Top 5 most-read stories last week: A John Doe is finally identified, why Summit County isn’t a hotel hotspot and Colorado counties most at risk for wildfires | SummitDaily.com
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Top 5 most-read stories last week: A John Doe is finally identified, why Summit County isn’t a hotel hotspot and Colorado counties most at risk for wildfires

The sun sets over the Blue River Arm of Lake Dillon Reservoir Recreation Area on Thursday, Aug. 4, 2022.
Liz Copan/For the Summit Daily News

Stories in this list received the most page views on SummitDaily.com in the past week.

1. A John Doe who died in 2012 and was found in 2016 on the Tenmile Range has, at last, been identified

A hiker trekking up a game trail in a chute along the western face of the Tenmile Range stumbled across a human skull on the forest floor. That was in 2016.

Sept. 12, the Summit County Coroner’s Office announced the positive identification of the remains as Jeffery Peterson, of Virginia. According to the Coroner’s Office, Peterson had been dead for four years when his remains were found. He died in 2012 of a self-inflicted gunshot wound to the head at the age of 53.



It was about 10 years before his family could be notified of his death, due in part to difficulties identifying the body.

— Luke Vidic



2. Why isn’t Summit County a hotel hotspot? Visitors and residents give input on their lodging preferences

Residents, visitors and even officials have said that Summit County is not a hotel destination. 

With its beautiful scenery and multiple ski resorts established within the county’s jurisdiction, visitors flock to Summit County every year to ski or ride, hike, climb, mountain bike and more.

These visitors, however, need a place to stay. Hotels are not the No. 1 option for many, based on input from vacationers in Frisco. Likewise, there are only three hotels in Breckenridge, according to the Breckenridge Tourism Office, and about 46% of Breckenridge’s occupancy was utilized in 2021. 

So where are people staying? 

In the past few years, short-term rentals have increasingly become an option for those visiting the region. So much so that about a third of all homes in Summit County have a short-term rental license, according to Summit County Housing Director Jason Dietz.

Eili Wright

3. Ruling in Louisiana court halts Frisco’s plans for a locals-only short-term license type; officials will likely increase cap to 25%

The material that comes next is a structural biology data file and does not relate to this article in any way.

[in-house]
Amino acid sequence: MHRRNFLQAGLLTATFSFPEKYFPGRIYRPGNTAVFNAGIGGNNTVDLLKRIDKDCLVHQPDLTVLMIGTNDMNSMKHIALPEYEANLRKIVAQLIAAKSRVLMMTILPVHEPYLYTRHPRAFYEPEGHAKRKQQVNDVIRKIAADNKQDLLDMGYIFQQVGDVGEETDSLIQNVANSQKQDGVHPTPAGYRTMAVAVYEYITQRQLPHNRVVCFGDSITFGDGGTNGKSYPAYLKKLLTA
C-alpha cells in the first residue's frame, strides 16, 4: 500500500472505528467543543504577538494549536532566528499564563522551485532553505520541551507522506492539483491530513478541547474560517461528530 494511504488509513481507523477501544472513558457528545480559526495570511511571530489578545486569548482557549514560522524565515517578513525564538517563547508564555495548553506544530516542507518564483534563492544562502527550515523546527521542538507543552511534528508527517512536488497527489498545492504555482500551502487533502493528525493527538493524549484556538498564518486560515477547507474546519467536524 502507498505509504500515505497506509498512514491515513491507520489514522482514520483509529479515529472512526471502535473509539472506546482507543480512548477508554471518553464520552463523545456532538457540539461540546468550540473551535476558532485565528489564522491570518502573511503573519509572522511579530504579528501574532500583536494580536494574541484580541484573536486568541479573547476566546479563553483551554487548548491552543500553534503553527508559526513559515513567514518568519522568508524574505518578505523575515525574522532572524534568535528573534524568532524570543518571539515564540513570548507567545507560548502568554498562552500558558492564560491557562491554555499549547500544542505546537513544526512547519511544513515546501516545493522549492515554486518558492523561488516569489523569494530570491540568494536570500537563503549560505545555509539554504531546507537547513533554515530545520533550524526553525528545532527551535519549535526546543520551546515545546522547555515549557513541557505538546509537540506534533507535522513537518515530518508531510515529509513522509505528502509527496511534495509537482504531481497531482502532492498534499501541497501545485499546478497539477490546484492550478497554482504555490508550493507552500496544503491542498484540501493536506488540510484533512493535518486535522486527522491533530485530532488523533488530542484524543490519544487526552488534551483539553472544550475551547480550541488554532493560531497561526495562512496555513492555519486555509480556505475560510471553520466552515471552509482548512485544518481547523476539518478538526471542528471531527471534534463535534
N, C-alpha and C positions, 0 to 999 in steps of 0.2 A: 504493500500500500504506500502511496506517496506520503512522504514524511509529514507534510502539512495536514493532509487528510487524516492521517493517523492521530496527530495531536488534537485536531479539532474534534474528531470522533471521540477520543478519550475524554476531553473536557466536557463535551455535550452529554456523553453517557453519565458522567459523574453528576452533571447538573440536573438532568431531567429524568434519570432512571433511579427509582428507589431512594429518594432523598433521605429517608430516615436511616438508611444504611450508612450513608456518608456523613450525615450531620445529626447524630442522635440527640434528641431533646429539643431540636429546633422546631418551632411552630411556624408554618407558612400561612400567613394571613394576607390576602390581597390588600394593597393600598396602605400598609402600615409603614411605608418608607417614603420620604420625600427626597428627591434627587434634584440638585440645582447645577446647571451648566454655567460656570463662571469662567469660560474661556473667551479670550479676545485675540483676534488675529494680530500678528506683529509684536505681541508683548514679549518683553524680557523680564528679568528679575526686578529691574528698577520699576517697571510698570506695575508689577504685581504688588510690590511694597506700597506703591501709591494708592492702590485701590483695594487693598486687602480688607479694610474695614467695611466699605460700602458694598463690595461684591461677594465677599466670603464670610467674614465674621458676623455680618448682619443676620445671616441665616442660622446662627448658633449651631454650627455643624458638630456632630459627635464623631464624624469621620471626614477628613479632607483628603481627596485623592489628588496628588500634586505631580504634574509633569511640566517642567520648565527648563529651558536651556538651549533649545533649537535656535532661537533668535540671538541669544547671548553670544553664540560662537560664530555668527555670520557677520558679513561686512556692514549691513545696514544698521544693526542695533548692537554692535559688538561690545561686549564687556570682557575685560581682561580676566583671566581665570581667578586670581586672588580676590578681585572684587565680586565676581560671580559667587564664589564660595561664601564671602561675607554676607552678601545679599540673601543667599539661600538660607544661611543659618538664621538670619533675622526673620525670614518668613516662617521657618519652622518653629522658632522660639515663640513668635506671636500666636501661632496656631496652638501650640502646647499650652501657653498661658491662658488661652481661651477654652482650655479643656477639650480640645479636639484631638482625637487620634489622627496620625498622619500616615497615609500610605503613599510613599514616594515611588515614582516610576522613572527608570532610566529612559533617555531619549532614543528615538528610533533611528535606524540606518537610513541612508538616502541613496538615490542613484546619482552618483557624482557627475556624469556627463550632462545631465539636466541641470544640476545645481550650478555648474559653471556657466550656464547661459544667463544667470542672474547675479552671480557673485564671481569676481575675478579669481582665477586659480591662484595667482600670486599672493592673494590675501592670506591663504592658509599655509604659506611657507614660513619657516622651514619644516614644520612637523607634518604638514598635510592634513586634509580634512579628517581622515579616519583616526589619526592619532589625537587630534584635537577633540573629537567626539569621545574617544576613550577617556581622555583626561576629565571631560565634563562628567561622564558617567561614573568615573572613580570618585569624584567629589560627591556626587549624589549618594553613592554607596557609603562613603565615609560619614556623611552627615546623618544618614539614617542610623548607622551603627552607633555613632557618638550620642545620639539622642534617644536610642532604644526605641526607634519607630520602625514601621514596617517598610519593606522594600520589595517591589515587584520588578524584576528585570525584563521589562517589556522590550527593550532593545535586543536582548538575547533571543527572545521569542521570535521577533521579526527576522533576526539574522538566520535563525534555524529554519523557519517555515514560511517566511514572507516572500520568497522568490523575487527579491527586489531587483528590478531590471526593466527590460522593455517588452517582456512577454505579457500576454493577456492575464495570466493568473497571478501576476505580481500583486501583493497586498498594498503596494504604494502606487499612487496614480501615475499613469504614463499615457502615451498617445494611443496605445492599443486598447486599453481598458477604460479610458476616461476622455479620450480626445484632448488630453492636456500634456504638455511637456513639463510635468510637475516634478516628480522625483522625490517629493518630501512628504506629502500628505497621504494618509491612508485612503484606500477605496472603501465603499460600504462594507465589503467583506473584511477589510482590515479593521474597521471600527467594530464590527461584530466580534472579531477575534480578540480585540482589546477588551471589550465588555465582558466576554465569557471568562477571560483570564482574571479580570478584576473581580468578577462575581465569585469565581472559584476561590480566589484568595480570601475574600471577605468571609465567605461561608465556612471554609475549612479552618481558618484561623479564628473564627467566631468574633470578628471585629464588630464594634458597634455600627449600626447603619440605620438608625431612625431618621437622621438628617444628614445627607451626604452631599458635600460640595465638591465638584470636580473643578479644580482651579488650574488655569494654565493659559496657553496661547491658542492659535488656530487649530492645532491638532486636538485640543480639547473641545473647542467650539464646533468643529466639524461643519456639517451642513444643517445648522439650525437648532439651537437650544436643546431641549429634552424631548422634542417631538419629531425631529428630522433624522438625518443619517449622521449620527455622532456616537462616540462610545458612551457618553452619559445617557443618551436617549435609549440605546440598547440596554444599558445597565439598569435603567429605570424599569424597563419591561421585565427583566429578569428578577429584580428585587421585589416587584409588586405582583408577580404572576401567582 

As Frisco officials continue to evaluate short-term rental options, a proposal to provide a short-term license category for residents has gained some traction. However, a recent decision in the U.S. Court of Appeals may prevent a locals-only rule.

“The only federal case law is very much against us,” Frisco Town Attorney Thad Renaud said.

The decision, issued Aug. 22 in the 5th Circuit of the U.S. Court of Appeals, ruled a New Orleans residency requirement to short-term rent was unconstitutional. Judges determined it violated the commerce clause in that it discriminated against out-of-state property owners, and thereby regulated interstate commerce which is the realm of the federal government.

— Luke Vidic

4. These 5 Colorado counties face the highest risk of losing homes to wildfires

Nearly 320,000 single-family homes in Colorado are at risk of wildfire damage with potential losses highest in El Paso County, according to CoreLogic, a property information firm that prepares an annual wildfire report.

California, Florida, Texas, Colorado and New Mexico are the top five states in terms of the number of homes susceptible to wildfire damage, CoreLogic estimates. But given their much smaller populations than the first three states, Colorado and New Mexico are more vulnerable on a percentage of homes basis.

— The Denver Post

5. Friday’s drowned men identified as brothers from Mexico

The Summit County Coroner’s Office identified Sept. 9’s two drowning victims as residents of Oaxaca, Mexico.

The two decedents were confirmed to be brothers Rigoberto Martinez, 28, and Alejandro Martinez, 23. The final cause and manner of death are pending autopsy results, Summit County Coroner Regan Wood reported Sept. 10, but it looks like an accidental drowning.

— Luke Vidic


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